CLIP-ings: June 14, 2013
Security Privatization: The NSA's PRISM program relies heavily upon IT systems administrators from private defense contractors such as Booz Allen, which make up 38% of the 1.2 million top-secret clearances.
FISA transparency Bill: A bipartisan group of eight senators introduced a bill Tuesday that would force the U.S. Foreign Intelligence Surveillance Court to reveal its decisions and, specifically its interpretation of §215 of the Patriot Act, which the government used to justify collecting the phone records of millions of Americans.
Possible Email Snooping: In light of recent privacy-related revelations, NSA chief Keith Alexander hinted that the agency may also have access to emails and web histories when he requested to discuss "email and other metadata" surveillance during a classified session, rather than during a public hearing.
Cell Phone Seizures: Legislation currently pending in New Jersey would allow police to "thumb through" a cell phone without a warrant if they believe a suspect was talking or texting while driving.
Information Security & Cyberthreats
Cyber War Assistance: The New York Times reports that the Obama administration is aiding Persian Gulf countries in their efforts to build defenses against Iranian cyber attacks.
War on Piracy: Warner Bros., one of the more aggressive Hollywood studios in addressing piracy, is experimenting with new test program through Digital Rights Corp., which presents accused infringers with $20 settlement offers.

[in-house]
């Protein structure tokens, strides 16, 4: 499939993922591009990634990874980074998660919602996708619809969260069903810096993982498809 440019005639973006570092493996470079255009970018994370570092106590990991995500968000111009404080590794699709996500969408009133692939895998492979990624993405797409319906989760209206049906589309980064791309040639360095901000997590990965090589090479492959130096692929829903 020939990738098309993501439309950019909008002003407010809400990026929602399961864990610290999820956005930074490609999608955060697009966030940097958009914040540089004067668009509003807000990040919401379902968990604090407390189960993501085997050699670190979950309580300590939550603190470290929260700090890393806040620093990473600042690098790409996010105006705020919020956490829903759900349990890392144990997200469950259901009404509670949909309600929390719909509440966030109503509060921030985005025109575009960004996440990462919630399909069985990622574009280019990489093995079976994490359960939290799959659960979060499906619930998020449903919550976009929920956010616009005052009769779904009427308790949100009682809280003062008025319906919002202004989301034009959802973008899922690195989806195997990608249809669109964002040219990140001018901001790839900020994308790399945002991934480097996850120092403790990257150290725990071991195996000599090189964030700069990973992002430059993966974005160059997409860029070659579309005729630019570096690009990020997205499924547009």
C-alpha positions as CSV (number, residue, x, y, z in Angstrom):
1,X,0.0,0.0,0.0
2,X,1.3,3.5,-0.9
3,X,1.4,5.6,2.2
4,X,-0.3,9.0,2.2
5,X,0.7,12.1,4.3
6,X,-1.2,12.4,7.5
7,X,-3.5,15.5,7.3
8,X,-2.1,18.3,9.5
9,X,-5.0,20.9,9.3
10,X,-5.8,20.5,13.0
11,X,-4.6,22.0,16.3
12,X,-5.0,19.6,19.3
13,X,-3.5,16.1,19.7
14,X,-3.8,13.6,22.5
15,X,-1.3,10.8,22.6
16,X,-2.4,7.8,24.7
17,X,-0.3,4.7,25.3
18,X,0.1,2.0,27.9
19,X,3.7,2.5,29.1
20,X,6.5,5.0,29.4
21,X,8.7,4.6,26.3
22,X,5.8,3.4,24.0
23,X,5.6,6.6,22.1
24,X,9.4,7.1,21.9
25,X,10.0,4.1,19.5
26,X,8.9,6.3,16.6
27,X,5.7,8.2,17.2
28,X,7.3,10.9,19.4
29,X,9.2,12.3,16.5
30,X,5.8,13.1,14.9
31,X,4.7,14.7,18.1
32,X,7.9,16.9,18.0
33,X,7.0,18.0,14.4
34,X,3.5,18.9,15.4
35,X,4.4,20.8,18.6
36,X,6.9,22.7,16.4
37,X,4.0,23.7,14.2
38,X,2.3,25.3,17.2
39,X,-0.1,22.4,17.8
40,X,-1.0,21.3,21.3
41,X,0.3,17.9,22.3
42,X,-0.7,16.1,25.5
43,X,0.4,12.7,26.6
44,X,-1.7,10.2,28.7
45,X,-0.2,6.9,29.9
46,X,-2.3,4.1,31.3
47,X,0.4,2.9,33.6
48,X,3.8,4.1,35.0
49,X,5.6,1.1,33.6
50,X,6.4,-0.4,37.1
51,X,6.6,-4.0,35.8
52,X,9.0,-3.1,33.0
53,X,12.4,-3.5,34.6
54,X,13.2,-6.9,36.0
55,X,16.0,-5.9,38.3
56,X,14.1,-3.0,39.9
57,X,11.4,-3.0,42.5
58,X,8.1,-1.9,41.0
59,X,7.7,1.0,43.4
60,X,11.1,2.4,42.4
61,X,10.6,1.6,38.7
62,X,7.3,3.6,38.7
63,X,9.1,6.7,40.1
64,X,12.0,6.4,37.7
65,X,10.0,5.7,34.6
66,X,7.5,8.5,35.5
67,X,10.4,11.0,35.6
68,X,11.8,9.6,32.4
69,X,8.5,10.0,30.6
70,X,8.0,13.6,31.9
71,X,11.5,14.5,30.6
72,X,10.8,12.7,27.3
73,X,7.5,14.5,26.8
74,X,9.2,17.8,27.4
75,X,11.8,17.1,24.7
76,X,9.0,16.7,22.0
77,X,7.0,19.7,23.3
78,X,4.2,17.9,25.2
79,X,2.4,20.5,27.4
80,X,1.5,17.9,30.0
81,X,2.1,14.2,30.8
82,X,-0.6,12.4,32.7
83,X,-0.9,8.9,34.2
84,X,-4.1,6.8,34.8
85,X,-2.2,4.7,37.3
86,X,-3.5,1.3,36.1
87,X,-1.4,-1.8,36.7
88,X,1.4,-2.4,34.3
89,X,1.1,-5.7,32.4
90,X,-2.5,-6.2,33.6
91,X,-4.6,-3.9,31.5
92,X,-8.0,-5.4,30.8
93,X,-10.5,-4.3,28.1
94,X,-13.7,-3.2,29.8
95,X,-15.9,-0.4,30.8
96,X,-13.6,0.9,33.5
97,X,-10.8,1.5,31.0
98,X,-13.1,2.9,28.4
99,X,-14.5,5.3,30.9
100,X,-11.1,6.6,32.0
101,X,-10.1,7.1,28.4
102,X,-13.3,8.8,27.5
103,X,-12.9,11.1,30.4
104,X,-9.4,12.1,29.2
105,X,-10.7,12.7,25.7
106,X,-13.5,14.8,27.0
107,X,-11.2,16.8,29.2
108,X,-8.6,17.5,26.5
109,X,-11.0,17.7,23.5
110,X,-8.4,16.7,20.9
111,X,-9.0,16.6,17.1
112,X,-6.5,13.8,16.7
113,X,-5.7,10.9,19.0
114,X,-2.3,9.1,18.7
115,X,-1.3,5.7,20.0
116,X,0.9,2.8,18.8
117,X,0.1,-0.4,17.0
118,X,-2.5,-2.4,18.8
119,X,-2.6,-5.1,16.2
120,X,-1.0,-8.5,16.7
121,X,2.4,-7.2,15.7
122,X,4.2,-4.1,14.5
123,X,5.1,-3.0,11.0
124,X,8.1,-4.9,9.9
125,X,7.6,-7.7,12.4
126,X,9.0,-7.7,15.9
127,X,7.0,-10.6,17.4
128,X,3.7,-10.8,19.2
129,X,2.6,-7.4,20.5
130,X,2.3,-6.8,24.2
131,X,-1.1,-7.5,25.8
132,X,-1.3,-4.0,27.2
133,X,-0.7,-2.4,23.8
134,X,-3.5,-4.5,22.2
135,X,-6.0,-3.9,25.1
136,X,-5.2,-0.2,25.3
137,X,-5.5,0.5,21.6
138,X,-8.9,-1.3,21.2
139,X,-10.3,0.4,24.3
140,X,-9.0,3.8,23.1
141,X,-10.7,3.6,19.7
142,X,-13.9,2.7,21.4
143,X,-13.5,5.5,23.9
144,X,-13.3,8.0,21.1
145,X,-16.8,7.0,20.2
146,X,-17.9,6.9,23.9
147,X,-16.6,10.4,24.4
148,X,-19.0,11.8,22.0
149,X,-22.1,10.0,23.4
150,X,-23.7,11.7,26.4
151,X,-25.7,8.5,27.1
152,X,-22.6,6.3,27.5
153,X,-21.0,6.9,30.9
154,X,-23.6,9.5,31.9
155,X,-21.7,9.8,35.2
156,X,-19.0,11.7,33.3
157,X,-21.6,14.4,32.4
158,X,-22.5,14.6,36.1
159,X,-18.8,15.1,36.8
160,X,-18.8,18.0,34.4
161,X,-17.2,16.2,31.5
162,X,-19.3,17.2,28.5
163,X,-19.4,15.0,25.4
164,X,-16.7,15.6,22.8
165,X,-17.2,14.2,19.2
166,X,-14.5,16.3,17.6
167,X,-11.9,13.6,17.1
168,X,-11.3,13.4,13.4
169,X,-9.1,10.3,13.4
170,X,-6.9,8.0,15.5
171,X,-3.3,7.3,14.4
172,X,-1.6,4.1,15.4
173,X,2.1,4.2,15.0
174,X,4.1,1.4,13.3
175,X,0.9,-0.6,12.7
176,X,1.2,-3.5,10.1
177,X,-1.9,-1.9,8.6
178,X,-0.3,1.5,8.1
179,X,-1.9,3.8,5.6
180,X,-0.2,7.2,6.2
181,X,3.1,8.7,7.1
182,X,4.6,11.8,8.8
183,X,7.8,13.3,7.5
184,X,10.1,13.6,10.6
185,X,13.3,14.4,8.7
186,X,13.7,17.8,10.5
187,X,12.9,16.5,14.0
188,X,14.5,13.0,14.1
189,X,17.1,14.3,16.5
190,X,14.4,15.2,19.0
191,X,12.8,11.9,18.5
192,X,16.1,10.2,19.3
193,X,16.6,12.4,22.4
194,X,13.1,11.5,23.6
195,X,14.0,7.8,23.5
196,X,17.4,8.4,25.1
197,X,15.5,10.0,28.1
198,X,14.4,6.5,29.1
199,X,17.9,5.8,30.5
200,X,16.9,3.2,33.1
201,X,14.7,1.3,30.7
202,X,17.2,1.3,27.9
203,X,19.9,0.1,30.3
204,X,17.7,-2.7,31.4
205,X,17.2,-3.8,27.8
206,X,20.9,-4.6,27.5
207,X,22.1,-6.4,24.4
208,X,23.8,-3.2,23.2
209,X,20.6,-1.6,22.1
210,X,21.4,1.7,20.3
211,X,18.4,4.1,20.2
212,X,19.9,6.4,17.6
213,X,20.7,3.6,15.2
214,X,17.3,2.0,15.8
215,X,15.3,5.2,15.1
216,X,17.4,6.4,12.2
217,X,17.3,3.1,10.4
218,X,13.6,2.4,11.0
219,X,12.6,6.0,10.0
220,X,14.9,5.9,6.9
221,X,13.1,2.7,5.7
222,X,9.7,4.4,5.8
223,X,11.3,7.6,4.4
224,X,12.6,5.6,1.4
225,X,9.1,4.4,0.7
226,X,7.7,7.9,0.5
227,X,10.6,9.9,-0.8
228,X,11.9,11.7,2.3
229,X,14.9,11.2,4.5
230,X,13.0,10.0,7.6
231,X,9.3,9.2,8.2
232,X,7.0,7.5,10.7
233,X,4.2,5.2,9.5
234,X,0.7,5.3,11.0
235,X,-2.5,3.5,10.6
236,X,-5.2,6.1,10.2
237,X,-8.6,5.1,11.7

No Patents for Human DNA: The Supreme Court held that "a naturally occurring DNA segment is a product of nature and not patent eligible merely because it has been isolated," yesterday in a unanimous decision, though the court upheld the patentability of synthetically created DNA.
Free Expression & Censorship
SCOTUS Protests: A federal district judge declared unconstitutional the 65-year old law which made it illegal to "parade, stand, or move in processions or assemblages" on Supreme Court property.
Censorship Suit: A U.S. District Judge says that activists are entitled to serve a lawsuit on a Chinese search engine's lawyer in New York without infringing on China's sovereign protections, which the country invoked in an attempt to block the suit.
Internet Anonymity: In light of recent privacy-related government surveillance, Tor, a computer utility pioneered by the US Navy in 2002 and now a free open-source project, could prove to be a useful tool for attorneys concerned about the secrecy of client communications.
On the Lighter Side
Wookie Mistake: TSA finally joins the fight against known smugglers and the Rebel Alliance.